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The Marriott timeshare resort on Oahu, Hawaii.

The Marriott timeshare resort on Oahu, Hawaii. (Val Bakhtin/Dreamstime/TNS)

Q: I was wondering what happens to my timeshare when I die. I have been trying to put my affairs (in order) to avoid my family having an issue after I pass. Thanks. - Anonymous

A: Planning for the inevitable is one of the kindest gifts you can give those whom you leave behind. Dealing with a probate estate is time-consuming and expensive, as well as often upsetting and occasionally adversarial. Fortunately, it is relatively easy to avoid probate with proper estate planning.

When you plan your estate, you need to look at all of your various assets, including bank accounts, investments, your home and other property, including timeshares. The process involves restructuring your ownership of these assets so that they will pass directly to the people you chose when you die, without the need to probate your estate. In effect, you are replacing your "will" with the plan, although you should still have a will just in case you did not properly plan for any of your assets.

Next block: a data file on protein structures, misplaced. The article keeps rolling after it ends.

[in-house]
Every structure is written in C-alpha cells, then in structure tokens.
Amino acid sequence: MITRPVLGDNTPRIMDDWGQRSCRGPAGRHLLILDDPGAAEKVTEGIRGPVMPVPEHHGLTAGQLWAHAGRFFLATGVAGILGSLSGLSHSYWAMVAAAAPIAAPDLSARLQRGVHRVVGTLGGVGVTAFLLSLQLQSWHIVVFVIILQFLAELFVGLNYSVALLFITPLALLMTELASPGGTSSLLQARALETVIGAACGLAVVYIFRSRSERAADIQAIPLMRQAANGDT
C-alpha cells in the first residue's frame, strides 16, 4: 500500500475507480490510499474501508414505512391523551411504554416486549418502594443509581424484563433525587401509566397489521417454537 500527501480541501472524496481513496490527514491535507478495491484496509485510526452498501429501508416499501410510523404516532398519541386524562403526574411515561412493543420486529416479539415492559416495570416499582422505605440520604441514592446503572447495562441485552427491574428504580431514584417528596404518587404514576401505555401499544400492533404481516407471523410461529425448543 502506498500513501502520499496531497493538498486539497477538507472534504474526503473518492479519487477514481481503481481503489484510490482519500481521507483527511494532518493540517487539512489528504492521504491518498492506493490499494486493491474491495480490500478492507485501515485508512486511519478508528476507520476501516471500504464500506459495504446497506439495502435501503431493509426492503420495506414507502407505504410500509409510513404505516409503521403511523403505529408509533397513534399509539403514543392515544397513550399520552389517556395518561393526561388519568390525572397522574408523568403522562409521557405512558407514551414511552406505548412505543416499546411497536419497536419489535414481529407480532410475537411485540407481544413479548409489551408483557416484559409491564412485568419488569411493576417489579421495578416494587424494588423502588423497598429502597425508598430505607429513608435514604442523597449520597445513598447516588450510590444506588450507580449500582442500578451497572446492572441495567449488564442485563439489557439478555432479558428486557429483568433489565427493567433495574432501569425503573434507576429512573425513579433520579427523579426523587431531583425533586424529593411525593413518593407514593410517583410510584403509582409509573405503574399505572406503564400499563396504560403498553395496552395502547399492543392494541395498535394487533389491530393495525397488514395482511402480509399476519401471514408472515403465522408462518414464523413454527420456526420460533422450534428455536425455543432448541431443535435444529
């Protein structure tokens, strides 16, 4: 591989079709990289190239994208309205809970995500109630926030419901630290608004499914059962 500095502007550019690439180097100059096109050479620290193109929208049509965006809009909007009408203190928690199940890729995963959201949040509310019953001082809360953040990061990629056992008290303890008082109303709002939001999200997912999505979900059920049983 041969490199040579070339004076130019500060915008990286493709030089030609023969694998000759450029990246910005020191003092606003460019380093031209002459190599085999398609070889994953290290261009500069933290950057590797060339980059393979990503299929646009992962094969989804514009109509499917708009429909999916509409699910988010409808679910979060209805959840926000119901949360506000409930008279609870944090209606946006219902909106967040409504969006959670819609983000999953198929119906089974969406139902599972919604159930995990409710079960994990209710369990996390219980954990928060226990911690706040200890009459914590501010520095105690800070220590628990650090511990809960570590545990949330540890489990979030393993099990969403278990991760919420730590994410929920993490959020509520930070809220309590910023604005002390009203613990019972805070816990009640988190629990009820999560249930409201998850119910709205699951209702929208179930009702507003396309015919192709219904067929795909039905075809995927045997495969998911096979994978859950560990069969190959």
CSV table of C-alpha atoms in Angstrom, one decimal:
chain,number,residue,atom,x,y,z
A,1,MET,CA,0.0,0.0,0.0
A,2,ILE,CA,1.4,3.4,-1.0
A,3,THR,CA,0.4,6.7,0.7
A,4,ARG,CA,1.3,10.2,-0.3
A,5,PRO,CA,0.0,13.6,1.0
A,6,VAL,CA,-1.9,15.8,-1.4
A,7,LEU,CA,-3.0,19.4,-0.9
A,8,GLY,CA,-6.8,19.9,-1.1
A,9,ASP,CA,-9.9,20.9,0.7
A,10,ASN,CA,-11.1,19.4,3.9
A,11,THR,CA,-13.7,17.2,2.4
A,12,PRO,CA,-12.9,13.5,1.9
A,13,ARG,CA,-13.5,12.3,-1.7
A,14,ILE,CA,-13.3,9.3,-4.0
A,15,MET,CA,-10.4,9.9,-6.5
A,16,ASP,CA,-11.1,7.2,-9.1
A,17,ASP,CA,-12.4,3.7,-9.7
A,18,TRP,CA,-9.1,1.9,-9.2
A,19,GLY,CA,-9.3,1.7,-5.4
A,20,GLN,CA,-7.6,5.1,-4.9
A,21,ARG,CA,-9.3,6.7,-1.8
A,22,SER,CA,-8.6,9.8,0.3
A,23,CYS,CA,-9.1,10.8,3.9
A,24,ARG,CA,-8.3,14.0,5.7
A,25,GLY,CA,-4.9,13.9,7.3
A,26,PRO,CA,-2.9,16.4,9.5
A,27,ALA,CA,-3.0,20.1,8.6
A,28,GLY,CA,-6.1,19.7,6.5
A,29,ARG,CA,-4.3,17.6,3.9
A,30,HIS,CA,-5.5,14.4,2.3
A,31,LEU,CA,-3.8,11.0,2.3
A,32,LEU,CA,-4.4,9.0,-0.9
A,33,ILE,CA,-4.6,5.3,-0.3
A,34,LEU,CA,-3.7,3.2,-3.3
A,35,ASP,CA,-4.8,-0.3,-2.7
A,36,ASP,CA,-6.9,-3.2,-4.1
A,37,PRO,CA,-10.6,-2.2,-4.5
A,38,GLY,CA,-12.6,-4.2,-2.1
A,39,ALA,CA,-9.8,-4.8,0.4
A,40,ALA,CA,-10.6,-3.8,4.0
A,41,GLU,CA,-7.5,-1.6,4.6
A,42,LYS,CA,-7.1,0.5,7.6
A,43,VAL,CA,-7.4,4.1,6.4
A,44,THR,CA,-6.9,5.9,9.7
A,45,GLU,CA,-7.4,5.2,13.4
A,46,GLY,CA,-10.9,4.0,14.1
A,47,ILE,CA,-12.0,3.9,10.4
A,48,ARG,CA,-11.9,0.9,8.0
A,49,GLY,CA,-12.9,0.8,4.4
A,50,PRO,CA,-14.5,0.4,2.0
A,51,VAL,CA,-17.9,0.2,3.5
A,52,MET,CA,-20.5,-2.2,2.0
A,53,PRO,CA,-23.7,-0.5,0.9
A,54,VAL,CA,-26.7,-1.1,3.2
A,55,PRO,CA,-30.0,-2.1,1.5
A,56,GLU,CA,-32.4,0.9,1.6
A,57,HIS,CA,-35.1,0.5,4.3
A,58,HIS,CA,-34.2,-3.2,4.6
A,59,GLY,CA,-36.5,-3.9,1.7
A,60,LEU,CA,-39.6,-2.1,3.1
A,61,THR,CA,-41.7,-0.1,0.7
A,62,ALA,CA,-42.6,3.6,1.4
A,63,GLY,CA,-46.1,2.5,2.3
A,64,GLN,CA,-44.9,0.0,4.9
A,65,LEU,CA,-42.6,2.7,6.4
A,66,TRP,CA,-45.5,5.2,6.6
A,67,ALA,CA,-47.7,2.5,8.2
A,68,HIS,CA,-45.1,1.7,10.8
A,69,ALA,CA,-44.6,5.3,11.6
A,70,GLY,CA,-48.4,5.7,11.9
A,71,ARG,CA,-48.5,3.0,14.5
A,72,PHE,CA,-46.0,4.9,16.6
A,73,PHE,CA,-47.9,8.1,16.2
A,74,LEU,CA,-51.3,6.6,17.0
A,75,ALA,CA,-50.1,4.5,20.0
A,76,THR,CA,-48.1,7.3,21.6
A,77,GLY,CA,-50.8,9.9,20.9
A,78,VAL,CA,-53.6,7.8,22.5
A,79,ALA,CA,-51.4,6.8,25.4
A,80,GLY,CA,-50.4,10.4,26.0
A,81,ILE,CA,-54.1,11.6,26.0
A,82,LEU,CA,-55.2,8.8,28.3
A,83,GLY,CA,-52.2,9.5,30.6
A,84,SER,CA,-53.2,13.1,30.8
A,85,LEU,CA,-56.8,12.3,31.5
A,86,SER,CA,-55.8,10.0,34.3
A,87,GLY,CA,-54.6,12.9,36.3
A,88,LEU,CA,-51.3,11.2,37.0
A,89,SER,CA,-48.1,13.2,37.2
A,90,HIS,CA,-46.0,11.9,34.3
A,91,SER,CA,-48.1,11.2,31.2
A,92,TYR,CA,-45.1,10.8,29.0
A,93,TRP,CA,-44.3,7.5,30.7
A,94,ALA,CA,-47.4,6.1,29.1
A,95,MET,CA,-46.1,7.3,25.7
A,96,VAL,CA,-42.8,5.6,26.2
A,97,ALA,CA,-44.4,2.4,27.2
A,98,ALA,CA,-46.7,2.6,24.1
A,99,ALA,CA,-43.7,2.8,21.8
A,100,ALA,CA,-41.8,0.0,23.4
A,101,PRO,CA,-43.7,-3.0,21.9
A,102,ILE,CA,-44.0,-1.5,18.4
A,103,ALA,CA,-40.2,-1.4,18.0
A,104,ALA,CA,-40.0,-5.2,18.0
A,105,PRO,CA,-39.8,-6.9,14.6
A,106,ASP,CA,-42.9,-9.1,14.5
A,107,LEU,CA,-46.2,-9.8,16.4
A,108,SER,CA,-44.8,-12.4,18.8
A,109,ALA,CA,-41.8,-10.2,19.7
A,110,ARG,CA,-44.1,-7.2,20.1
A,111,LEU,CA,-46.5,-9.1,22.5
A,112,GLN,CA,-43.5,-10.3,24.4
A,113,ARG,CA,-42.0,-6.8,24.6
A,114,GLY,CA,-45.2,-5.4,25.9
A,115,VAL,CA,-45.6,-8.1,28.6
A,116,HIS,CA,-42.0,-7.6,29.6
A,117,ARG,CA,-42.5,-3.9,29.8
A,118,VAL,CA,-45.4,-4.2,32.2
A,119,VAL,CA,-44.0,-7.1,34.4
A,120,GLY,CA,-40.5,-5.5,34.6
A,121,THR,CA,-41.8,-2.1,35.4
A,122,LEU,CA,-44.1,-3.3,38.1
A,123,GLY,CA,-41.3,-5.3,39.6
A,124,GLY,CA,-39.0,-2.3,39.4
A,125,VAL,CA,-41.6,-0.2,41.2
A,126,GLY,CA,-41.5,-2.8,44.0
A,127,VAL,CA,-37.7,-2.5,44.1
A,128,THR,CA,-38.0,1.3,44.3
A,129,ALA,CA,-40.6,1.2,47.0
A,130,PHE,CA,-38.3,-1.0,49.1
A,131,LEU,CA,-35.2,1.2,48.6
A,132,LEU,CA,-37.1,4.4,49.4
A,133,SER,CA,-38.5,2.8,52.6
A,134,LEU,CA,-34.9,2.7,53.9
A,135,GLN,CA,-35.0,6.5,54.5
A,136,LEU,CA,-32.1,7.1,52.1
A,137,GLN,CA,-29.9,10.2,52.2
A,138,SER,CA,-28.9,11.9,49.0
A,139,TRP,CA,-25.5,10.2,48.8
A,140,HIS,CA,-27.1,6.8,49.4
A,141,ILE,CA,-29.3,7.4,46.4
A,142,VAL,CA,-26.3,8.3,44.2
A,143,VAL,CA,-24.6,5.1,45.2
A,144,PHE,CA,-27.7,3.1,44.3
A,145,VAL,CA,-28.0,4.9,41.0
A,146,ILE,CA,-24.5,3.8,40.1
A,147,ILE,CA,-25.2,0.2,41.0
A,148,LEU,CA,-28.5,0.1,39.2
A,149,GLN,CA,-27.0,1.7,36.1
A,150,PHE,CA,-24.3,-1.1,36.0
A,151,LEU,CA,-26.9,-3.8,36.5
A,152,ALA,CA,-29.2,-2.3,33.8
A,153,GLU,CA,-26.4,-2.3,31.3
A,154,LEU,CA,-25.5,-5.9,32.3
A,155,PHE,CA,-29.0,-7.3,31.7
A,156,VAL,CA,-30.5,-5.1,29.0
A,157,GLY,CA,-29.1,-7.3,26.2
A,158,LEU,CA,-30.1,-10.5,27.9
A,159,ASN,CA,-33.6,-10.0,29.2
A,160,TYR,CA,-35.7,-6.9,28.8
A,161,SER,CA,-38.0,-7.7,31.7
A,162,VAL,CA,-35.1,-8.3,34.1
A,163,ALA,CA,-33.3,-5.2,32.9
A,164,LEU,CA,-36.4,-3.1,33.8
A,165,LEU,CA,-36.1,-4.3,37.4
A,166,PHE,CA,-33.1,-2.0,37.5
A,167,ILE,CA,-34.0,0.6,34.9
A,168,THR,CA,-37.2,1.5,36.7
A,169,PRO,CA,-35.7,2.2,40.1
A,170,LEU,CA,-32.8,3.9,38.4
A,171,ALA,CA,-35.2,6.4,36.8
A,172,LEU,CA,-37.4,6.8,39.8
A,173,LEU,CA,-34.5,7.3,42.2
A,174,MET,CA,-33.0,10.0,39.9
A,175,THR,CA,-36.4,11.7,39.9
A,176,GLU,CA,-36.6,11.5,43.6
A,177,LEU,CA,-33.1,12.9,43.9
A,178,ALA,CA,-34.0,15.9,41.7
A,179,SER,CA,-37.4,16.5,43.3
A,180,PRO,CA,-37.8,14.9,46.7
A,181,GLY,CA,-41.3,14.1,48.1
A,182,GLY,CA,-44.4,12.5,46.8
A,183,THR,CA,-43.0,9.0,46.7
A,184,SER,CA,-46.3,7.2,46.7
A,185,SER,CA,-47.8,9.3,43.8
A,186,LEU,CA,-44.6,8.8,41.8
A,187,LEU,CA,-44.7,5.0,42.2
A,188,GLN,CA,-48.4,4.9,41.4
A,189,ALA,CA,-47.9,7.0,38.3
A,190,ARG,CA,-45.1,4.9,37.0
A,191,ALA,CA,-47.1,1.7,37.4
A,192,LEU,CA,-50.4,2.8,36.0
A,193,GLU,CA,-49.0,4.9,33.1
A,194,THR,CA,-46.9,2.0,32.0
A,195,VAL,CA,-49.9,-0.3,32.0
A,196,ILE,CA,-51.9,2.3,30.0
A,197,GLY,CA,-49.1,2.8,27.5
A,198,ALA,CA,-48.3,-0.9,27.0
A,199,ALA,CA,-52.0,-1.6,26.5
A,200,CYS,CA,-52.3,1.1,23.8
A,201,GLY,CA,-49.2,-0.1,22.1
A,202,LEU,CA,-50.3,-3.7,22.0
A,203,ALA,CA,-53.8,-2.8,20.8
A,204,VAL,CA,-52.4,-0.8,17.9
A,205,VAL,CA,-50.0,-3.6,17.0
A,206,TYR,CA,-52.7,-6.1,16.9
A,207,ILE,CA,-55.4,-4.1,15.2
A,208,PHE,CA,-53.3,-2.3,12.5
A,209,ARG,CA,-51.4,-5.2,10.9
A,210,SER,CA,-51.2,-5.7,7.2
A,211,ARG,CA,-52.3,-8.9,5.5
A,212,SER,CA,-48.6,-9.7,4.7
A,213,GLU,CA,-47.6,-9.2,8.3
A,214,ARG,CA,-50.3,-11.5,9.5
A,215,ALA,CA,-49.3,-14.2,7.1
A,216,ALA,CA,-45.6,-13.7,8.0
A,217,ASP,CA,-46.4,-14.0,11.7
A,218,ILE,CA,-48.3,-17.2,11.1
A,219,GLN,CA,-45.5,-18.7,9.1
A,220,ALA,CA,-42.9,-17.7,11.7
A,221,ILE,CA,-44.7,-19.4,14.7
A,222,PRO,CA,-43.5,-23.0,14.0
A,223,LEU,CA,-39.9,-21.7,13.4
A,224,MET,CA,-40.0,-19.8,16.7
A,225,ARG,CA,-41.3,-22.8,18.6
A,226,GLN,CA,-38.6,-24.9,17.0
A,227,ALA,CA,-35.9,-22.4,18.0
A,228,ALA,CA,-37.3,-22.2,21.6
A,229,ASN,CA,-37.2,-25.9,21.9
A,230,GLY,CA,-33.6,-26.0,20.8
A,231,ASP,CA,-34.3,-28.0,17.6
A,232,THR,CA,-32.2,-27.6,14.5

Most timeshares are deeded and owned just like any other real estate. The misconception is that the owners share the property but can only use it at certain times. That is not the case. Rather, you own the physical unit - for example, "Unit 702" - only during the specified time, such as "Week 23," while other people own it during the other weeks.

Timeshares are governed by various agreements and possibly a community association, so you will need to check those documents to see whether there are any restrictions and adjust your plan accordingly. Timeshares can be set up just like any other investment property, with the most common methods including setting up a living trust, or putting the property into a life estate. It is best to consult an estate planning professional to discuss your options.

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ABOUT THE WRITER

Gary M. Singer is a Florida attorney and board-certified as an expert in real estate law by the Florida Bar. He practices real estate, business litigation and contract law from his office in Sunrise, Fla. He is the chairman of the Real Estate Section of the Broward County Bar Association and is a co-host of the weekly radio show Legal News and Review. He frequently consults on general real estate matters and trends in Florida with various companies across the nation. Send him questions online at www.sunsentinel.com/askpro or follow him on Twitter @GarySingerLaw.

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